Professor Aude Simar’s team at the Université catholique de Louvain are using friction stir processing to enhance the durability of high strength aluminium alloys.
Materials impact the environment, society, and economy. It is thus no coincidence that ‘advanced materials’ and ‘advanced manufacturing’ are considered to be two of the six broad Key Enabling Technologies (KETs) that the European Commission has prioritised for research support. In terms of market budget, 64% of private sector research involves advanced manufacturing, and 32 million jobs (in 2019) in Europe. This represents one in 10 of all companies involved in non ﬁnancial business in Europe.
Aluminium alloys are of great interest for many applications due to their excellent strength-to-weight ratio, in particular with the advent of high strength aluminium alloys. The aerospace industry has devoted many efforts to support the aluminium production industry, and research around the world aims to develop these higher strength alloys. This is in line with the need for a drastic decrease in fuel consumption in order to mitigate climate change. In addition, the flourishing aerospace industry delivers jobs and boosts economic activity and the discovery of space.
Extending the ductility of high strength aluminium alloys
The attainment of both high strength and ductility – the ability of a material to bend or deform before breaking – is a vital requirement for most metallic alloys. Unfortunately, these two properties tend to be mutually exclusive. Indeed, a high strength leads to an earlier nucleation of damage and earlier failure under excessive loading.
Simar started her research career at the Université catholique de Louvain in Belgium, studying the strength and ductility of high-performance aluminium alloys welded using a new solid state process called ‘friction stir welding’. During this process, a rotating tool mounted on a milling machine penetrates the material and stirs it. Two aluminium plates can thus be welded without reaching their melting temperature. The metallurgical quality of the joints is excellent. Simar noted that the centre of the weld had exceptional mechanical properties when compared to non-processed high strength aluminium alloys.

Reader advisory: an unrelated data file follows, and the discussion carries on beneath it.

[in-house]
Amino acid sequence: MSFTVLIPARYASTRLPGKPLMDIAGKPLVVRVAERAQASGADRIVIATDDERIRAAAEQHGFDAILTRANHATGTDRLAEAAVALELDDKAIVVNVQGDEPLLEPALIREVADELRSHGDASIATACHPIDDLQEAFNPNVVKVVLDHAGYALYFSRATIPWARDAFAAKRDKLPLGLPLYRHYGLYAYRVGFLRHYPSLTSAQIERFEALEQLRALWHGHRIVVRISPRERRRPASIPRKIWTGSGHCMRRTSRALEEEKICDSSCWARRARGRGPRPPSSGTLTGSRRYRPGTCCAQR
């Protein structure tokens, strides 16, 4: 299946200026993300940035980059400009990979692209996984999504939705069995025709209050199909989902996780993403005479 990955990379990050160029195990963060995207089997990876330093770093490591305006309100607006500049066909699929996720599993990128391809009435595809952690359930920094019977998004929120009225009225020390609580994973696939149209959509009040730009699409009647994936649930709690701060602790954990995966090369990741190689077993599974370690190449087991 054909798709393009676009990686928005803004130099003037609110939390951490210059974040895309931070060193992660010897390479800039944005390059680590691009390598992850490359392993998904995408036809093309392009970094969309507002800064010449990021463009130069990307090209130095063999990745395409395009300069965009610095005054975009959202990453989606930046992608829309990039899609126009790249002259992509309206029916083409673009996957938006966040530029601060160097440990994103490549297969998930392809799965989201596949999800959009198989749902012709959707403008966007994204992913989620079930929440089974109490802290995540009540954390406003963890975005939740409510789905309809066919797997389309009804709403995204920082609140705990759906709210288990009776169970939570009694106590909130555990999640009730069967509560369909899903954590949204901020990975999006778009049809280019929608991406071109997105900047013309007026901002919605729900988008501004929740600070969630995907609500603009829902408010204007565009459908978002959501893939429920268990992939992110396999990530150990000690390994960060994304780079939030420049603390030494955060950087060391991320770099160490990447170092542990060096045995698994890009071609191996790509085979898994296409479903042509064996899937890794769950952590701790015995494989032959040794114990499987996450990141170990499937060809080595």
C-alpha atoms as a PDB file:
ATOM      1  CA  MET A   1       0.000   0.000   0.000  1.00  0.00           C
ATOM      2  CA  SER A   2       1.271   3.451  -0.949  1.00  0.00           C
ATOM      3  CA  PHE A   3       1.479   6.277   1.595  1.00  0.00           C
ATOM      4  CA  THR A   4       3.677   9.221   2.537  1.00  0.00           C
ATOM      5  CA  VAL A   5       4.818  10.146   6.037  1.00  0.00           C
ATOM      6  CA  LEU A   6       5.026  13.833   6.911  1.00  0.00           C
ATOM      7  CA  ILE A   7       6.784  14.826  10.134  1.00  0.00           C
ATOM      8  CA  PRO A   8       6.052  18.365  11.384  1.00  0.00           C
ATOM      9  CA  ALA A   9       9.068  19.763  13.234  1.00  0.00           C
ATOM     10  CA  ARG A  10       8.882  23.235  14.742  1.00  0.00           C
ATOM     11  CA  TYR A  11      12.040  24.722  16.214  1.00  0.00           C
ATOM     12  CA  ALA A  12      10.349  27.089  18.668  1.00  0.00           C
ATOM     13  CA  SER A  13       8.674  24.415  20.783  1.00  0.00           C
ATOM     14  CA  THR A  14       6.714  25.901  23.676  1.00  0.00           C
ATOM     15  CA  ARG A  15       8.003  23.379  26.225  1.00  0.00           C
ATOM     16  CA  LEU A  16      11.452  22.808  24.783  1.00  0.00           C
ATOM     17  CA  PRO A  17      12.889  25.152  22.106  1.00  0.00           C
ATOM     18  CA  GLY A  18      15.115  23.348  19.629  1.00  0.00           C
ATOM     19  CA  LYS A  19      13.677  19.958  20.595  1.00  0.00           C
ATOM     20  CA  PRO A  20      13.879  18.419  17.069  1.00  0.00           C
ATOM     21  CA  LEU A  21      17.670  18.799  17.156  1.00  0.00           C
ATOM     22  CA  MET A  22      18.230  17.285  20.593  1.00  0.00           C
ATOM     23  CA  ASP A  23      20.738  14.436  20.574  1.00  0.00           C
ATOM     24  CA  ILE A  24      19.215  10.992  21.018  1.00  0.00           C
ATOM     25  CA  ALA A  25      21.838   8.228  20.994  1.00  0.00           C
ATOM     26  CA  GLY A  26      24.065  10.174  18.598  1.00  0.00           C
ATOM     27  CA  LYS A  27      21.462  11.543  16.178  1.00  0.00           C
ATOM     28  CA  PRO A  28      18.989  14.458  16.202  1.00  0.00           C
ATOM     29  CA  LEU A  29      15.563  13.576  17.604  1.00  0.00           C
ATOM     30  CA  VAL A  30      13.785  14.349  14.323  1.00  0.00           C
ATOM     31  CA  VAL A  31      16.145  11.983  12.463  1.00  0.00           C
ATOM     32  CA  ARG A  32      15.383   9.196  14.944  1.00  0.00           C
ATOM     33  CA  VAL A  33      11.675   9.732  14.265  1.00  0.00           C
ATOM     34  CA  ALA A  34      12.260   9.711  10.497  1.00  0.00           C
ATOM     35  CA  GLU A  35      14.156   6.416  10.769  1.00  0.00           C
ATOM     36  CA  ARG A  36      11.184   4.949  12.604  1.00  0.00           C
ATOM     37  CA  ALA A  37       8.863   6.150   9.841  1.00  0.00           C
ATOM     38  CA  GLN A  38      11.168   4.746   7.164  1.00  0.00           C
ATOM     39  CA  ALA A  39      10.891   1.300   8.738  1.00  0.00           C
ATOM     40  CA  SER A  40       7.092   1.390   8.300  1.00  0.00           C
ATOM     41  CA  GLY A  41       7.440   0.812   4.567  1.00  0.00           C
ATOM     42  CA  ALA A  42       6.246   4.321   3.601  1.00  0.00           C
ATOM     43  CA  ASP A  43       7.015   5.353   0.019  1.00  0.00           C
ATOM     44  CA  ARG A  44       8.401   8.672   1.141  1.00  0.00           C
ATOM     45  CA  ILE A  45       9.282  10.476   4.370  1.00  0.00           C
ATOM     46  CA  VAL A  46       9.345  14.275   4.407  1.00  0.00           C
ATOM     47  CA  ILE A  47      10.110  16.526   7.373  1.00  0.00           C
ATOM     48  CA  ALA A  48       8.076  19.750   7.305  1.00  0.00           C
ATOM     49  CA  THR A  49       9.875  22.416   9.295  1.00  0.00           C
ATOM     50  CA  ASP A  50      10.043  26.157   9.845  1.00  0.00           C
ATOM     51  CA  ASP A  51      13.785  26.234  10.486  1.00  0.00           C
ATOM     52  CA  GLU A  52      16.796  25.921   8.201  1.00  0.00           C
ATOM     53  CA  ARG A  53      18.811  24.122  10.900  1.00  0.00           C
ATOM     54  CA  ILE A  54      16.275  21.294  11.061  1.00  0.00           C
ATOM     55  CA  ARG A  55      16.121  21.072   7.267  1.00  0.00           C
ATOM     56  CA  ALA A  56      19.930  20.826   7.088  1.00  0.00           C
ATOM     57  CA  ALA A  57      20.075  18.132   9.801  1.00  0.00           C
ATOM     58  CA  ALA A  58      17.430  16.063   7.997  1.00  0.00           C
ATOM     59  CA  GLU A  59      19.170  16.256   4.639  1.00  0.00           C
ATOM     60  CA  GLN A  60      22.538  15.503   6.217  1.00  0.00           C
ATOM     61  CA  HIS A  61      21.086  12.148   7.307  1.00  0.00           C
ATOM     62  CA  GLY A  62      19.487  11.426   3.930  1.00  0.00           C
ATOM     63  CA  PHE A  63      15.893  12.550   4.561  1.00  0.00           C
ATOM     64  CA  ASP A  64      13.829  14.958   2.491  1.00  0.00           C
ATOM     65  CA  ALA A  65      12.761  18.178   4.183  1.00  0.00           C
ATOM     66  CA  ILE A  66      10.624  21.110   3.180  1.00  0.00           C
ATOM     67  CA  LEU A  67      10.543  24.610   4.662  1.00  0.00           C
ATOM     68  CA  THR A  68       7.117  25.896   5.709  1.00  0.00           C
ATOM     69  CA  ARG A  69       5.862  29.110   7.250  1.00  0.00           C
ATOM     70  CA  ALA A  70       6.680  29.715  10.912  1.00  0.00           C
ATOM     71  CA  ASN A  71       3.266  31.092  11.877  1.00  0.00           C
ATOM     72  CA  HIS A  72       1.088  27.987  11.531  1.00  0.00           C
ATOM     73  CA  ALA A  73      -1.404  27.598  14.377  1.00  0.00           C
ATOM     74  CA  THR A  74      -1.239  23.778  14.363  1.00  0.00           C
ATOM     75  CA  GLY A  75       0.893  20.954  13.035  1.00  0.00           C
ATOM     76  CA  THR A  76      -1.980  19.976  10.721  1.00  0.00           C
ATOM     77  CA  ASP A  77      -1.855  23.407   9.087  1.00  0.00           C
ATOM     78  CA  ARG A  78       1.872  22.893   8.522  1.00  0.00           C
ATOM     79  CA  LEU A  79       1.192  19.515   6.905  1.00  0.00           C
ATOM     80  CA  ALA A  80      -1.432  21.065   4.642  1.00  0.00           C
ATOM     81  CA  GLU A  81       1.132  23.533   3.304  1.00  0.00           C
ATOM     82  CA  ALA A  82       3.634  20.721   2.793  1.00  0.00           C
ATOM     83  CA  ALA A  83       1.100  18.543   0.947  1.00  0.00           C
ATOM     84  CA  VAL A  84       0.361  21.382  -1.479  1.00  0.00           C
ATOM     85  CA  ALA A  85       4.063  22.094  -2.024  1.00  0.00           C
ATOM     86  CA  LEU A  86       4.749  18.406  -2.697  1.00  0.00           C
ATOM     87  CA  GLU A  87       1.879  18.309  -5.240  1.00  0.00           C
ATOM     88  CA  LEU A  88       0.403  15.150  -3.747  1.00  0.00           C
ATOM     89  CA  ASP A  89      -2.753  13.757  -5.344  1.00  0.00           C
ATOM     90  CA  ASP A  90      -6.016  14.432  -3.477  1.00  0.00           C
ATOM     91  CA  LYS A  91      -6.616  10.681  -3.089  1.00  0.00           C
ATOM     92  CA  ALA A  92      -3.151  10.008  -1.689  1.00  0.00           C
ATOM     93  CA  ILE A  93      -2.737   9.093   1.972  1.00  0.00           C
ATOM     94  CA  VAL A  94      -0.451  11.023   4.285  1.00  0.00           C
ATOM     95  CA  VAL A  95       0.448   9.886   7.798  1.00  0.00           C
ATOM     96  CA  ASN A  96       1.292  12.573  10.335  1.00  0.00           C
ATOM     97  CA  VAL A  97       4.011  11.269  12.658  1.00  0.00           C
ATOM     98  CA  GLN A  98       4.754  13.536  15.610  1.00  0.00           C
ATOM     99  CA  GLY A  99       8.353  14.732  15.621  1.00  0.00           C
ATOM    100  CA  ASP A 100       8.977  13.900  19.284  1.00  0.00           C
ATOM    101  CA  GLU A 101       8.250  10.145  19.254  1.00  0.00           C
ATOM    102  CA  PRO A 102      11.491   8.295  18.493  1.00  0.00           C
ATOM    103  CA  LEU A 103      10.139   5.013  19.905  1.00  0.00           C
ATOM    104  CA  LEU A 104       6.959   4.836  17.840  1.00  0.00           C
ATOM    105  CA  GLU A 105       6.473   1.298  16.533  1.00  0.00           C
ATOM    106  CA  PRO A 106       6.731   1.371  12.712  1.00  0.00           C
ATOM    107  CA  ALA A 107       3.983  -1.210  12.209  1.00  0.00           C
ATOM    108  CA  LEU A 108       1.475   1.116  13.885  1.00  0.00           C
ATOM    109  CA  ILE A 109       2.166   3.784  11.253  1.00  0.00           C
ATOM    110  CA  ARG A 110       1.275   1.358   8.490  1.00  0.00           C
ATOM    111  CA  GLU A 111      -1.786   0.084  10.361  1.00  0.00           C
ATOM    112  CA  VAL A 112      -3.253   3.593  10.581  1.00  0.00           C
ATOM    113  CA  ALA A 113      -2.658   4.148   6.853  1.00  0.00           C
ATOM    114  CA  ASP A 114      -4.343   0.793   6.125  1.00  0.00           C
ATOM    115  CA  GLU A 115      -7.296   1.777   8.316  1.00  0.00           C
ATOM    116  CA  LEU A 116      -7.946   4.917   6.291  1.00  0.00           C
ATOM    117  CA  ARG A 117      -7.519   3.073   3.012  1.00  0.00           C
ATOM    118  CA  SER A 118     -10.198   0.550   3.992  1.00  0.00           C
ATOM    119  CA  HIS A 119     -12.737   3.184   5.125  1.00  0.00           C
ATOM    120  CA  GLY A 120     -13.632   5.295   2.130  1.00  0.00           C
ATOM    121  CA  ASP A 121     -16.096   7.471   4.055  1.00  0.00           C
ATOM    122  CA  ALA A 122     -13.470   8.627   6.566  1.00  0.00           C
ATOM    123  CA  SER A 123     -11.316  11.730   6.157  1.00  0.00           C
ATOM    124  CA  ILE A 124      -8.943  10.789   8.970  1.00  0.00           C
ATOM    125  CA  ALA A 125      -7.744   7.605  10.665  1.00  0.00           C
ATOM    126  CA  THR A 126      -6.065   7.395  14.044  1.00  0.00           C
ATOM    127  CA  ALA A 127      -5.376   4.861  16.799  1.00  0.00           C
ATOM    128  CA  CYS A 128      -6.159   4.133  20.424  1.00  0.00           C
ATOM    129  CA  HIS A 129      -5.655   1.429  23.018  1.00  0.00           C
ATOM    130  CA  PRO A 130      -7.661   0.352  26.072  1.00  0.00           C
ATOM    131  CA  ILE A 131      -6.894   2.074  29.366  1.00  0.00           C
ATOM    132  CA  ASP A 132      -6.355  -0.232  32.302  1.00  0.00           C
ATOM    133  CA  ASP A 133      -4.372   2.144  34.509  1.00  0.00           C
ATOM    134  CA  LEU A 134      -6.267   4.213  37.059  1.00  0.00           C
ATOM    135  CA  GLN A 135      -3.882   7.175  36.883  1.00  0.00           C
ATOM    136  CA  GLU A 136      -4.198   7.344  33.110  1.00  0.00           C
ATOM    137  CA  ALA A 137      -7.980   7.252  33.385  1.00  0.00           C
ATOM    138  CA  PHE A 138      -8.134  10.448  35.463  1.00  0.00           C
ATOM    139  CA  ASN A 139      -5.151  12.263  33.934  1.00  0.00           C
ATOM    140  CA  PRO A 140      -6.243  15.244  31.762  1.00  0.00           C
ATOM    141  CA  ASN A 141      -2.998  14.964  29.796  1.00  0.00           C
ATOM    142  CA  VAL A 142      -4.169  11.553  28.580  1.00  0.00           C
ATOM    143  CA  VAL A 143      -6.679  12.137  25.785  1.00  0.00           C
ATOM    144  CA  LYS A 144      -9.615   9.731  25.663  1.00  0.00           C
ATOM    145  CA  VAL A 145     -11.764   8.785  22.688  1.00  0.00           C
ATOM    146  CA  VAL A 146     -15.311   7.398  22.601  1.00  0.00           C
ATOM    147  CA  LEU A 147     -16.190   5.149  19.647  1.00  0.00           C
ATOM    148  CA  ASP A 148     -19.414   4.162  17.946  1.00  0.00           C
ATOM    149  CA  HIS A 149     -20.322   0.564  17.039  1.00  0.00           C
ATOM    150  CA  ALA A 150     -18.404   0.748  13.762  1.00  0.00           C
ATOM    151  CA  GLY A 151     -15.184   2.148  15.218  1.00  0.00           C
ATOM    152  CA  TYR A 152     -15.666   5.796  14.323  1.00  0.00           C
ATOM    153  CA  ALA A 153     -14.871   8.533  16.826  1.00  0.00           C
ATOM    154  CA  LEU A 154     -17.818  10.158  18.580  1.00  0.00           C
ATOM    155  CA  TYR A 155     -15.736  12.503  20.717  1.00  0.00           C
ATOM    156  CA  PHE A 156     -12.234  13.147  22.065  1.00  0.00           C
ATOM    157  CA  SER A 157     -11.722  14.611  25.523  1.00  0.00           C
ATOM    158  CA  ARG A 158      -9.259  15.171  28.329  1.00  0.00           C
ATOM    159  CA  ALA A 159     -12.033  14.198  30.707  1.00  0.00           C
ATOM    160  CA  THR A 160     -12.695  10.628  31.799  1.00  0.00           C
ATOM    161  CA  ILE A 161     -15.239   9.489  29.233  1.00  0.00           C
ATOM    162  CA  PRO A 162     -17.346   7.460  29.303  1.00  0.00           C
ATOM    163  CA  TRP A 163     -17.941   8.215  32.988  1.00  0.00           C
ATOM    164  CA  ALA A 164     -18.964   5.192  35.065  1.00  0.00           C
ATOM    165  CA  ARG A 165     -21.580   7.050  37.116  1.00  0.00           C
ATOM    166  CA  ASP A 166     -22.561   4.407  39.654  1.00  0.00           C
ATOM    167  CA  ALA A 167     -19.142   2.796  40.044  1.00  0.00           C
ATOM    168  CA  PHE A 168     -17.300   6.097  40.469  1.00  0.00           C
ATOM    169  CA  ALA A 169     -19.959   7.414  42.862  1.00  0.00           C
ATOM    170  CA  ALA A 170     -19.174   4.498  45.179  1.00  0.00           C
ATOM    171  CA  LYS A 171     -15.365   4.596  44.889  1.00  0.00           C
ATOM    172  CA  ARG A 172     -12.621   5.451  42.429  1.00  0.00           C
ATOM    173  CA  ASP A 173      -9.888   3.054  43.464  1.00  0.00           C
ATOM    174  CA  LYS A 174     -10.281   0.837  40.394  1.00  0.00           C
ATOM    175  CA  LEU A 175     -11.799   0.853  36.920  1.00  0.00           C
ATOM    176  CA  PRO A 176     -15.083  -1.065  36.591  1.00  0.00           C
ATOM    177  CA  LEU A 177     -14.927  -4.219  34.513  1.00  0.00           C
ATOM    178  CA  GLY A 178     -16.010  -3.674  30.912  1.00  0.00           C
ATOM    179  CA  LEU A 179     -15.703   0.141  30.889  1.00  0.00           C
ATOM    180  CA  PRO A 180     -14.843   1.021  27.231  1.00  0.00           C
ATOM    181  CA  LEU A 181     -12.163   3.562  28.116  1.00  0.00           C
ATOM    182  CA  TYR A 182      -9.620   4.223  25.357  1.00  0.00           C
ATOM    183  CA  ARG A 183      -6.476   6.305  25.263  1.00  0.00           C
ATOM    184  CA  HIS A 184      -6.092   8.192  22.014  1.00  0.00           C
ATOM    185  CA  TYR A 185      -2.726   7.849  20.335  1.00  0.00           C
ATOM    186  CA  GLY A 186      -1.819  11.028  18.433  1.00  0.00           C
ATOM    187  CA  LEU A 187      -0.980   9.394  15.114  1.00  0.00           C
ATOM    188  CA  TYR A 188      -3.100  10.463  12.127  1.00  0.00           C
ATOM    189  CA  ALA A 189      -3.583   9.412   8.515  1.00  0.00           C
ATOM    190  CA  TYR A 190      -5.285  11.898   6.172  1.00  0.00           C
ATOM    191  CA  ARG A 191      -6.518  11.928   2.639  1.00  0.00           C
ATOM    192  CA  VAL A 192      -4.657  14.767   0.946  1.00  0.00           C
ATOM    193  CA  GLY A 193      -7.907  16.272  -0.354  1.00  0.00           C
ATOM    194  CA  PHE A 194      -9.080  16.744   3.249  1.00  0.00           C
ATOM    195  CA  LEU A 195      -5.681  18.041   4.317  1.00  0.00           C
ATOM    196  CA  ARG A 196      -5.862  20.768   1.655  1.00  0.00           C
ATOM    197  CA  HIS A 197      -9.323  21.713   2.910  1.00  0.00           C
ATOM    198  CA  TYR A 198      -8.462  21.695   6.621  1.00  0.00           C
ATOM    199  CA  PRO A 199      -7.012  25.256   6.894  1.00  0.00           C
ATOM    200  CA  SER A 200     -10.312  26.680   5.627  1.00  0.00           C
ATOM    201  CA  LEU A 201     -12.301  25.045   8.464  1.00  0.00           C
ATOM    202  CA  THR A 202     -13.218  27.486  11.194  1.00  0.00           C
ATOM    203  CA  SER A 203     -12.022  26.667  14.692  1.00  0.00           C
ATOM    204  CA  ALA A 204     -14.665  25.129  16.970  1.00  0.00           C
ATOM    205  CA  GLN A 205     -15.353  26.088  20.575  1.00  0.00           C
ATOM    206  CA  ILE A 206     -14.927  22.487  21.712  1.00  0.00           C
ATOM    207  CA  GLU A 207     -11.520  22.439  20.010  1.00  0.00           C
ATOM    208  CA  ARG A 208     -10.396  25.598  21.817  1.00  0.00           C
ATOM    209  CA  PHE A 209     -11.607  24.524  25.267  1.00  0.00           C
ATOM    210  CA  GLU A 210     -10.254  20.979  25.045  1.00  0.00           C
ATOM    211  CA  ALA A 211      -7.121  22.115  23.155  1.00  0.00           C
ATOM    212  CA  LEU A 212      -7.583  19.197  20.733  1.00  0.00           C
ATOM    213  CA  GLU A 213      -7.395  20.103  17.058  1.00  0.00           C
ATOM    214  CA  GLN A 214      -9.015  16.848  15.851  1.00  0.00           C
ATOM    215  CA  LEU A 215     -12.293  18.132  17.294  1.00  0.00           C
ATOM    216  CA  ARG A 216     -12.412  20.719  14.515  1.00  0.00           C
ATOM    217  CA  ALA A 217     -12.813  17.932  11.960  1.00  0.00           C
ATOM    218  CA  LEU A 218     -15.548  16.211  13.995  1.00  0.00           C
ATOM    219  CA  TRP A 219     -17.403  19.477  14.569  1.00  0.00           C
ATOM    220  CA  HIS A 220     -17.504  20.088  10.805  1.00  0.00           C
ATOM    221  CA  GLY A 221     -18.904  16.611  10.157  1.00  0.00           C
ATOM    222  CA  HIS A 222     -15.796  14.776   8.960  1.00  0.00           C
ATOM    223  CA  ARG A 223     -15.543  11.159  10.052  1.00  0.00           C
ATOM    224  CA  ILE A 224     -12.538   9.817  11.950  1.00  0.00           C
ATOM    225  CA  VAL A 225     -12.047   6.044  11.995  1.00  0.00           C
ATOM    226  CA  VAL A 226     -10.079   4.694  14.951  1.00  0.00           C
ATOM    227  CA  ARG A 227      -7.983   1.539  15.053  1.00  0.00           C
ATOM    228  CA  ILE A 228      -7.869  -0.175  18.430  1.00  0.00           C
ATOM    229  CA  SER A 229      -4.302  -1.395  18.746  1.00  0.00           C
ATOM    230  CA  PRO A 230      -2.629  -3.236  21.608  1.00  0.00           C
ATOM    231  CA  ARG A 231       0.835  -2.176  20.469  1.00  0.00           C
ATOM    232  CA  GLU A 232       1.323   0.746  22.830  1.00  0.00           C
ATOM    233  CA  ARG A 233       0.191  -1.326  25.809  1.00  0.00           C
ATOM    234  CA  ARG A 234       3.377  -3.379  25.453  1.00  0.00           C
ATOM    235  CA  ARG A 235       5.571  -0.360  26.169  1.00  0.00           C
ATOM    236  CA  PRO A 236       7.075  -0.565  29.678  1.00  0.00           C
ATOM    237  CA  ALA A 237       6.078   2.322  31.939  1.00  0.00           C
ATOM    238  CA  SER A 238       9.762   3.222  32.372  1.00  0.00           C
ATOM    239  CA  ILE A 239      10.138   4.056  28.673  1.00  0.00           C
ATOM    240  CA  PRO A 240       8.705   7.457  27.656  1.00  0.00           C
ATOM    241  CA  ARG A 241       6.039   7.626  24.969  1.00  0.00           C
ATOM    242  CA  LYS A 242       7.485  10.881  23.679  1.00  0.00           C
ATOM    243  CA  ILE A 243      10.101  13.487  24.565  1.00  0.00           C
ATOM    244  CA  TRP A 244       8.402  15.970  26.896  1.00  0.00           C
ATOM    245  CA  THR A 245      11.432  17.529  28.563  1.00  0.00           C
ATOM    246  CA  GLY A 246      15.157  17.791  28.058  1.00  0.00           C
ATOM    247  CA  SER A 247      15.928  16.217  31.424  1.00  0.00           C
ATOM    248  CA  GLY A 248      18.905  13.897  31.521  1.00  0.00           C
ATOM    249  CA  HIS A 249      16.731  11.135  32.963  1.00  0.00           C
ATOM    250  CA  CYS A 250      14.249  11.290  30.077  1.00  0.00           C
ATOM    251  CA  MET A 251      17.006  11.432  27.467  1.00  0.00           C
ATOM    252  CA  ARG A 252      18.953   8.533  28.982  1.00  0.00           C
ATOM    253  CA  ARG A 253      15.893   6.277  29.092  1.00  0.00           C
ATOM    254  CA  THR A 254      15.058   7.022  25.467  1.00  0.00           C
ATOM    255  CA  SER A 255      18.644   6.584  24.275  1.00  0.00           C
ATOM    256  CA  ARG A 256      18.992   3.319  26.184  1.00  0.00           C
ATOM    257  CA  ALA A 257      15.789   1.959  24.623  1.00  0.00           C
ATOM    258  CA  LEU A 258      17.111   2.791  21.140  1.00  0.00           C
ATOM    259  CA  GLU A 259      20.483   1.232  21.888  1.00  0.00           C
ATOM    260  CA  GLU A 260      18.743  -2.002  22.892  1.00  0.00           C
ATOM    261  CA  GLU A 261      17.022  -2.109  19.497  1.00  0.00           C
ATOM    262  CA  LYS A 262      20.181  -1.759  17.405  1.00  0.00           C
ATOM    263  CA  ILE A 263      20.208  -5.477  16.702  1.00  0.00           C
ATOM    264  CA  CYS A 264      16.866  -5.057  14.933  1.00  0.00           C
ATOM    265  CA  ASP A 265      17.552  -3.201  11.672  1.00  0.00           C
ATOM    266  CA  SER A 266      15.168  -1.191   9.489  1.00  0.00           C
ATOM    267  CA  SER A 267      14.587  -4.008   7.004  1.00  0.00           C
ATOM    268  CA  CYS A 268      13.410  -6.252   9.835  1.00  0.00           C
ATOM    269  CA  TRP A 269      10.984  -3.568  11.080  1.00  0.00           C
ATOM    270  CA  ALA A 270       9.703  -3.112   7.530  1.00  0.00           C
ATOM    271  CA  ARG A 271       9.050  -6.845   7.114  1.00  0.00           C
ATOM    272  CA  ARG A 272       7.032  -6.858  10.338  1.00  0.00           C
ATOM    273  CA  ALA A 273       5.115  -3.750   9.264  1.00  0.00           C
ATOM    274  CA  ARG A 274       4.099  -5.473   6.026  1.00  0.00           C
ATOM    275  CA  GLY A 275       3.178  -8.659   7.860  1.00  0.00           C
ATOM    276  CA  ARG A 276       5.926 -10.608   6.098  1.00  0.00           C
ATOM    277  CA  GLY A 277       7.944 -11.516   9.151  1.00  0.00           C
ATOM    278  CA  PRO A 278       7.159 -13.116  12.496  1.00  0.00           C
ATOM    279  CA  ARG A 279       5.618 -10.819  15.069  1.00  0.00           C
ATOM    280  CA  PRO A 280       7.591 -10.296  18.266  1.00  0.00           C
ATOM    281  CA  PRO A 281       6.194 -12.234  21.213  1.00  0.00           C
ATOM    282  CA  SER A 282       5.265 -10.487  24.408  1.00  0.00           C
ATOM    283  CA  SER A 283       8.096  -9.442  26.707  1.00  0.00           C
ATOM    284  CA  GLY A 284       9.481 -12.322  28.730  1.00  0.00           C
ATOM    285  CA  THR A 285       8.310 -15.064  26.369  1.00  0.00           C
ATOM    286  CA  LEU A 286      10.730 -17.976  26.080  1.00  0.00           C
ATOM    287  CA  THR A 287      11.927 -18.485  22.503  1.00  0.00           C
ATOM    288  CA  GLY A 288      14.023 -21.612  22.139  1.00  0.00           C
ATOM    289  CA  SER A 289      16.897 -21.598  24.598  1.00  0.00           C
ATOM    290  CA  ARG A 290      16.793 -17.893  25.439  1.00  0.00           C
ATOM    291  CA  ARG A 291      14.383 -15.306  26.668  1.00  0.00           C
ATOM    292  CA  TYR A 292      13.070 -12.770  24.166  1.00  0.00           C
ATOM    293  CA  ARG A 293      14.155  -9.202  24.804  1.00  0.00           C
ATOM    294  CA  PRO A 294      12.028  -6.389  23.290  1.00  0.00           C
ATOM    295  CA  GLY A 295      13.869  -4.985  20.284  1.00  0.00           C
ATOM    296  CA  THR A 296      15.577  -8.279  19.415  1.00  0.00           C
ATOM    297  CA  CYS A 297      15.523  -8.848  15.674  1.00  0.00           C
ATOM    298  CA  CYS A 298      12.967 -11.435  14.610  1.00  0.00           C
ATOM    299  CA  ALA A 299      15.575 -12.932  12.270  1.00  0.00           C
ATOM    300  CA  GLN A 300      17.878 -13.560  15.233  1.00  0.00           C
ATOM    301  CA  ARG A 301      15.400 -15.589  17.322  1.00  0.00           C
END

Following this, Dr Florent Hannard made a more in-depth study of the behaviour under friction stir processing (FSP) of medium strength 6xxx series grade aluminium alloys (Al-Mg-Si alloys). Friction stirring these alloys reduces their initial porosity, which can result from the hydrogen present in the wrought alloy during industrial processing. Such defects are initiation sites of earlier failure in aluminium alloys; therefore, removing them inevitably leads to the improvement of damage resistance and ductility.
Friction stirring the alloy also breaks the large iron-rich intermetallic particles, postponing their fracture under excessive loading. These iron-rich intermetallic particles are the result of the unavoidable presence of iron in the bauxite ore used for the production of aluminium alloys. Drastically reducing their proportion would be too costly in the aluminium production chain. During excessive loading, these particles break due to their brittle nature, but breakage can be delayed if these particles are already broken and re-distributed by friction stir processing.
This concept was applied to the 6056 aluminium alloy, which is commonly used for aircraft fuselage. The deformation at fracture of this alloy under tensile loading was increased by 200%; and the bending angle of the alloy, before any cracking was observed, was significantly increased after friction stirring the aluminium plate.